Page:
Homemade iPod Cable Construction

I used the Belkin Auto Kit for iPod for three very important reasons:
  • Single cable design

  • Open box can be found on eBay for ~$10

  • You can chop off the amplifier portion and have a good starting point for your harness

Once you have the Belkin connector, do the following:

  • Unscrew the retainer (pictured below - it's the part at the far right and has two flat sides)

  • The pin and fuse will then fall out out and the spring might too

  • Next, pop off the little metal ring that is left with a small screw driver driver

  • Now you can wiggle the first part of the gray plastic case out (top most plastic piece in the picture)

  • Now you can pop out the bottom gray plastic piece with wire harness and amplifier circuit board from the white plastic bulb. Grasp the plastic bulb in one hand and push up slightly on the gray plastic with the other hand. It should pop free and pull out.

  • Free the metal power and ground contacts. These are the spring metal pieces in about the center of the picture below.

  • There is a little part of the lower gray housing that acts as a retainer clip to hold the circuit board in place. Hold this back with a small screw driver and wiggle the circuit board free.

  • Once you have the parts wiggled free, you can snip the wires. Snip them as close to the circuit board as possible to maintain the length. You will be left with the harness still poking through the lower gray plastic housing. Since you can't slide the harness back through, you need to snip away the gray housing with a pair of side cutters until the cable is free.

  • Throw everything away except the cable

(By the way, the circuit board is nothing more than a cheap line level amplifier. Nothing is done to the power signal ,it's "pass-through" according to Belkin tech support.)

This is how it will look once you have taken everything apart:

And here's what you should have left over after cutting off the circuit board:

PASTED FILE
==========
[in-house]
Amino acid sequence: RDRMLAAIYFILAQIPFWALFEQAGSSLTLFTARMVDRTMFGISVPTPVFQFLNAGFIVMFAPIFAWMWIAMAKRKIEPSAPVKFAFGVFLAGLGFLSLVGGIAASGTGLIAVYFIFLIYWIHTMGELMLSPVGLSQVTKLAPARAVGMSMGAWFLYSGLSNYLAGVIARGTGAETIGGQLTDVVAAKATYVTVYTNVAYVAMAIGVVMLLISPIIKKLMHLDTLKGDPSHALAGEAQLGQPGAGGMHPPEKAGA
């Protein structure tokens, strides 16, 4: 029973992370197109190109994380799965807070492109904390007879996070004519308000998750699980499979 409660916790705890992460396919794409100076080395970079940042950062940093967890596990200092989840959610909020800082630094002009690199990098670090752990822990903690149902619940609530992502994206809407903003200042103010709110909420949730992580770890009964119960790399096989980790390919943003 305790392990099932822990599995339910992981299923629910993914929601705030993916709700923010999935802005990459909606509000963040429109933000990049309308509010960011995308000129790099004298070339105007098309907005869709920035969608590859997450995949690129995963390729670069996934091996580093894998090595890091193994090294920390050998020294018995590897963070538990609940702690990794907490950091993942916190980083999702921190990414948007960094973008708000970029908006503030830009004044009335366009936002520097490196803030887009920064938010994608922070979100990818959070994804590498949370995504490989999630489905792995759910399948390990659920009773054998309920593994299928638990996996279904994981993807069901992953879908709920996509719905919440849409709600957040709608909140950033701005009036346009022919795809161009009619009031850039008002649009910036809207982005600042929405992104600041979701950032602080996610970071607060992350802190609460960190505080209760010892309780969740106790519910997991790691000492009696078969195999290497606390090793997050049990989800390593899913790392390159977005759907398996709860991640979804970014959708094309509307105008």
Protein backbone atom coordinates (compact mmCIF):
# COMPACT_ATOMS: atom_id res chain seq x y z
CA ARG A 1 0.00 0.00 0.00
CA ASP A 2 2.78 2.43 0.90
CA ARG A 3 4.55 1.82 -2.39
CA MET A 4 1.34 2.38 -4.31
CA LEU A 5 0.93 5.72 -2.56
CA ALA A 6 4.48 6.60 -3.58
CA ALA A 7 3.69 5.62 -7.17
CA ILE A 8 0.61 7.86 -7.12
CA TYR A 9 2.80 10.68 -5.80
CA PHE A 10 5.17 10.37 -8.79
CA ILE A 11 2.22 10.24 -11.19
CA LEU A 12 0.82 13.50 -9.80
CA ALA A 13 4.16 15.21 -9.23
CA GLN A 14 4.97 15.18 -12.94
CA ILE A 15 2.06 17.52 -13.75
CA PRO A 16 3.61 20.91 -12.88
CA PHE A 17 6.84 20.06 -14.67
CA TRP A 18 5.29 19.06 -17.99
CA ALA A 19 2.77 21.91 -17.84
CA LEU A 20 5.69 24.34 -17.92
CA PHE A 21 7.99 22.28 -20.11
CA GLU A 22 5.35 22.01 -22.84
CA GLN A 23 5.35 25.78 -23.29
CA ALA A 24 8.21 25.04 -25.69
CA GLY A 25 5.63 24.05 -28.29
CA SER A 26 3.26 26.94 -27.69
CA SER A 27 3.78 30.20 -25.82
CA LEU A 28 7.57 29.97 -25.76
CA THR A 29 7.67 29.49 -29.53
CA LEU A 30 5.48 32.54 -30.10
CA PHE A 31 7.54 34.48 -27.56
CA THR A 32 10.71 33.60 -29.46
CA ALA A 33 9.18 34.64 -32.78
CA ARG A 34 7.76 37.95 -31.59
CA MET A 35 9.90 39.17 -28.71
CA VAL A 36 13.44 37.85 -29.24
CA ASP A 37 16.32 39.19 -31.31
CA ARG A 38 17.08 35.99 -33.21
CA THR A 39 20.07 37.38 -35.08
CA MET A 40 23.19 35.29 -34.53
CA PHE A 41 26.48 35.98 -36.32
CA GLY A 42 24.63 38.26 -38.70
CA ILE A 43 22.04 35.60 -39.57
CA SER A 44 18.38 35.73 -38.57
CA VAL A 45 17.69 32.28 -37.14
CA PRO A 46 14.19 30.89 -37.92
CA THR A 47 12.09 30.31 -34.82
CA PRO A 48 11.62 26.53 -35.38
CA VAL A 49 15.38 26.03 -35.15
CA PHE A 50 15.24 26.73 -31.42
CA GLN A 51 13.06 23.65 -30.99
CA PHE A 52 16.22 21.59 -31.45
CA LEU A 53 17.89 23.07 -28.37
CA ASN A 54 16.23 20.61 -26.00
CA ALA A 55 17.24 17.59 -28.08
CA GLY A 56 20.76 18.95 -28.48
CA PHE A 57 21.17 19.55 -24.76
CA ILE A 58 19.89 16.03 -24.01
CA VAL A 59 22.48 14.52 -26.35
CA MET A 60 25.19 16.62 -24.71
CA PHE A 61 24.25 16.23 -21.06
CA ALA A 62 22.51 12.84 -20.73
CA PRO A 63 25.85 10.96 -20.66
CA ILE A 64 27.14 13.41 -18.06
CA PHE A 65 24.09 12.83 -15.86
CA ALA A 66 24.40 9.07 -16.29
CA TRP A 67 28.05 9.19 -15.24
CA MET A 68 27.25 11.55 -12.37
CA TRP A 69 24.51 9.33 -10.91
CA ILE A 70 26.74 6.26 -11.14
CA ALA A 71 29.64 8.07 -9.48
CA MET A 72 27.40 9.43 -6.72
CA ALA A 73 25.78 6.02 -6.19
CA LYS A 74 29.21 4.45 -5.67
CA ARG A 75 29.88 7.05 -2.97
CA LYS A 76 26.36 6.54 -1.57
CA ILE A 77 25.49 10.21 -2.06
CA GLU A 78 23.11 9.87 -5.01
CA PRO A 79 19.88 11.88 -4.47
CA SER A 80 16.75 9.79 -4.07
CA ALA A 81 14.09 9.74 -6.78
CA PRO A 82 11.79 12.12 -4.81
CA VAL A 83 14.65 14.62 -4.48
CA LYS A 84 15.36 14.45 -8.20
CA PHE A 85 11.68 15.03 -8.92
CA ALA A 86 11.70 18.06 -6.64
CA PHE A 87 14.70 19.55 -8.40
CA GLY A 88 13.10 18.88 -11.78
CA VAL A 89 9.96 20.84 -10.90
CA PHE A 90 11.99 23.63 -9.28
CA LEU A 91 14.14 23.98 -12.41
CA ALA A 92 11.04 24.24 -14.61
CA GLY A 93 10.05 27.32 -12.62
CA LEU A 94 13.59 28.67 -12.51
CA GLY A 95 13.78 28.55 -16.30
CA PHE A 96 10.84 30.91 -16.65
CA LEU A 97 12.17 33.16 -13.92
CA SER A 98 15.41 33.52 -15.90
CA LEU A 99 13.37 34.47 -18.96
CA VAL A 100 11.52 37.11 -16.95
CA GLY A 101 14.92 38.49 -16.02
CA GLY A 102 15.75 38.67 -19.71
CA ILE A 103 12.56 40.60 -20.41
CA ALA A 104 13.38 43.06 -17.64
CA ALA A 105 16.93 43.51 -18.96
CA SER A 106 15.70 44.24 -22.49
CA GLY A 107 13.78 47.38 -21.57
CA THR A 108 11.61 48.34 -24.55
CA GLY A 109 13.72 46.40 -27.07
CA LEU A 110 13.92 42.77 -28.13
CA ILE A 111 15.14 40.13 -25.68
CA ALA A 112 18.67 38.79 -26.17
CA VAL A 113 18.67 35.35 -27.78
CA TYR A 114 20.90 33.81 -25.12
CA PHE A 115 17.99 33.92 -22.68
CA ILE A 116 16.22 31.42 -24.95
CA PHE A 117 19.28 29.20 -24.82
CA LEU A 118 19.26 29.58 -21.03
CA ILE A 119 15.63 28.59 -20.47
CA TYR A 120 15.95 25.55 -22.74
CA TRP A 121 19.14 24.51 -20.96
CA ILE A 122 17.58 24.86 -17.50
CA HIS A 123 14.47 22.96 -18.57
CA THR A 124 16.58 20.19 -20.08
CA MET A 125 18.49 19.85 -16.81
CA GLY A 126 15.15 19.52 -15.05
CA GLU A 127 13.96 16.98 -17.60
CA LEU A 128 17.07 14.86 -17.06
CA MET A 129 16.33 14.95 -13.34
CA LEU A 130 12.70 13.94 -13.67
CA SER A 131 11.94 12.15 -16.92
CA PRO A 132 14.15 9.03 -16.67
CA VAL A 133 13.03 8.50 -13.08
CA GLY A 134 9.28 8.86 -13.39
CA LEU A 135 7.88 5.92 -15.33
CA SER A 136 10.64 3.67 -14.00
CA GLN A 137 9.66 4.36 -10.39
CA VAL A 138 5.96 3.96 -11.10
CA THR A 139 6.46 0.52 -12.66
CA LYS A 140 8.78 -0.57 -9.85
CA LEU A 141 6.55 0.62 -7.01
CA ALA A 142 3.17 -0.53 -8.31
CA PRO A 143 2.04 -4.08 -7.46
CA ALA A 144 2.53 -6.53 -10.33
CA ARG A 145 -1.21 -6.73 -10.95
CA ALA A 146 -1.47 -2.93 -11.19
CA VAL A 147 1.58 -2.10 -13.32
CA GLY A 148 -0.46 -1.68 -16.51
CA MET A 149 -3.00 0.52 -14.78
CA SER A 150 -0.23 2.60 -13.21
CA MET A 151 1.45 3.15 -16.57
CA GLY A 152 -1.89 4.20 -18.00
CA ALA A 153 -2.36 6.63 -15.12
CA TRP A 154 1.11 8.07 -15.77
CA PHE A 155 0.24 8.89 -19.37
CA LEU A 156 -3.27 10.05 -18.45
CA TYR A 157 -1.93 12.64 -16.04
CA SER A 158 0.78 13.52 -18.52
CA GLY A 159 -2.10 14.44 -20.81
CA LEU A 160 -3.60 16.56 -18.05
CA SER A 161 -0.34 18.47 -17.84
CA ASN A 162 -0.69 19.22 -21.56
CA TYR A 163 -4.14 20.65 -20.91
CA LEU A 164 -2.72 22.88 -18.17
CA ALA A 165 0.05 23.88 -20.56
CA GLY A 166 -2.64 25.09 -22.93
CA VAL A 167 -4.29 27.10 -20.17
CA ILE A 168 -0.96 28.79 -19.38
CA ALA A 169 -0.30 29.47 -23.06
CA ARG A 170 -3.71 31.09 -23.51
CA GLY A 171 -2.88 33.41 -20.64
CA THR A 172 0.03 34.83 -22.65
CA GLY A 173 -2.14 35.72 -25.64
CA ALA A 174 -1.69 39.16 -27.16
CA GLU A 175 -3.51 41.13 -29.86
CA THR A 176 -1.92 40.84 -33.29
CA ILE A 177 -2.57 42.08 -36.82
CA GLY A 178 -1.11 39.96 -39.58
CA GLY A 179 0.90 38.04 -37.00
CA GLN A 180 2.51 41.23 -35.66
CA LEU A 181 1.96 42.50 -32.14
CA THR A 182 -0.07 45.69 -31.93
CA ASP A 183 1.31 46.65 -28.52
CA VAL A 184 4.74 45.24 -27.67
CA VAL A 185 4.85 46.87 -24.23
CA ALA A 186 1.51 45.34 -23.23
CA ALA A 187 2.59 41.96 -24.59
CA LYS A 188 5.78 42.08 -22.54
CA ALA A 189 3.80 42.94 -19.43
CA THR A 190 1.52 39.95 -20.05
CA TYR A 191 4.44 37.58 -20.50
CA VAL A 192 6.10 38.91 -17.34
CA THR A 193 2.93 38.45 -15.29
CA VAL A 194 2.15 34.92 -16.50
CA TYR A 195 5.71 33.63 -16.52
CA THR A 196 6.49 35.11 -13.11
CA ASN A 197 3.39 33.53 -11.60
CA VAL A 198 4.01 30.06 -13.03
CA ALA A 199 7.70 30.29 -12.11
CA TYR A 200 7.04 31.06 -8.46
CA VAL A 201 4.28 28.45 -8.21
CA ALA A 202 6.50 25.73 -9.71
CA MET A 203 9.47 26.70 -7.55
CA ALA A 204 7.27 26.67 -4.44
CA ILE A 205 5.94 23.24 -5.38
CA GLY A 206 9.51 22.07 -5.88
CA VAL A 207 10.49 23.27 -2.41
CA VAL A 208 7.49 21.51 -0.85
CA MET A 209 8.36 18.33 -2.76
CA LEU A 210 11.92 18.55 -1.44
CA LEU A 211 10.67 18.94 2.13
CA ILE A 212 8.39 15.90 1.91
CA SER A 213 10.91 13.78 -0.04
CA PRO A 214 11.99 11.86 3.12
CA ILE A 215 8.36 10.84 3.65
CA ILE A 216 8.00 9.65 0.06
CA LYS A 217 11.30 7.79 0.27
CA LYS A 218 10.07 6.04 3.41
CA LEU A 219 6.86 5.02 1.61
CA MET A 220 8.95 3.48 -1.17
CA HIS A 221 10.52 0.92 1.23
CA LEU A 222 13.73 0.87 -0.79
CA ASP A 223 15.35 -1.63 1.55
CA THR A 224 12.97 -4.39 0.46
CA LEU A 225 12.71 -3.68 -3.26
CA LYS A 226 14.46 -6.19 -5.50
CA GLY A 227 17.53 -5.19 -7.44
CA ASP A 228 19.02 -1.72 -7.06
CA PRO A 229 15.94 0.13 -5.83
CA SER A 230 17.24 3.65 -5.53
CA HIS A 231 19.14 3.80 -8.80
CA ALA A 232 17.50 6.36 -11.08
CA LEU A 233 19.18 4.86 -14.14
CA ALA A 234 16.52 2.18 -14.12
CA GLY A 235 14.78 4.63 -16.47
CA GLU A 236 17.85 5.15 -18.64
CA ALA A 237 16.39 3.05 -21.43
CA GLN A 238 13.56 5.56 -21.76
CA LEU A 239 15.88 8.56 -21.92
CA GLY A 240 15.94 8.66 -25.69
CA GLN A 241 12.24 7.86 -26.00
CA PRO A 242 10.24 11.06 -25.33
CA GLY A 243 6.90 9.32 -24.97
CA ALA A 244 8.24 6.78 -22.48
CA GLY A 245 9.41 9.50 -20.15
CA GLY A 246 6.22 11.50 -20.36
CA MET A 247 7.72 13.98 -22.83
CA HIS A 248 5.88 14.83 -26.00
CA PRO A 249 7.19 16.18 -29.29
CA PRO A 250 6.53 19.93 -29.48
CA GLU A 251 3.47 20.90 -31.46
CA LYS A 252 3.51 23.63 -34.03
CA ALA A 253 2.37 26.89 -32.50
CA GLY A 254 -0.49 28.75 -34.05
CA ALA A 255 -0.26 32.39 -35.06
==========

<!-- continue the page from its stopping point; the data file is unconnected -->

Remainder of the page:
Referring to the picture above and going from top to bottom, here is the wiring breakdown:

  • Thin Black wire:
    This is one of three ground wires. It is the same type of a wire as the white, red, green and yellow wires.

  • Red wire:
    This is power, +12VDC. I called Belkin tech support and they said that power is just pass-through (the front line support guy was good enough to check with engineering with little pressure from me). In other words, the voltage can actually be anywhere between 11 volts (if you have a bad battery and the car isn't running) and 14.5 volts (car running). The iPod can apparently handle this variance, perhaps by way of a Zener diode; only Apple knows. Anyway, just to be sure, I verified this with my handy Fluke meter. It is indeed pass-through voltage from the car.

  • White wire:
    Connect this to one end of a 1/4 watt 1 mega-ohm resistor and connect the other end of the resistor to ground. You can pick up a package of these resistors at Radio Shack for about $1. Part number is 271-1356. The other end of the resistor is the second of the three ground wires. I didn't experiment much and do not know what purpose the white wire with resistor to ground actually serves. I may experiment with this later or call Belkin. Anyway, I'll update this page with the results.

  • Medium Thickness Black wire:
    This is actually the shielding around the green and yellow wires, which are in a separate cable within the main cable. Anyway, this is the common audio ground. Connect it to the negative audio signal but not actually to the ground circuit. In other words, do NOT connect this to the other three ground wires.

  • Green wire:
    Left audio signal

  • Yellow wire:
    Right audio signal

  • Thick Black wire:
    This is actually the braided shield for the main cable that is just twisted together and inside some heat shrink. This is the third of three ground wires.

This picture is a close-up of the 1 mega-ohm resistor that is on the Belkin circuit board. It is the little black thing at the bottom labeled "01E." It is an SMD style resistor and the code for it can be looked up here.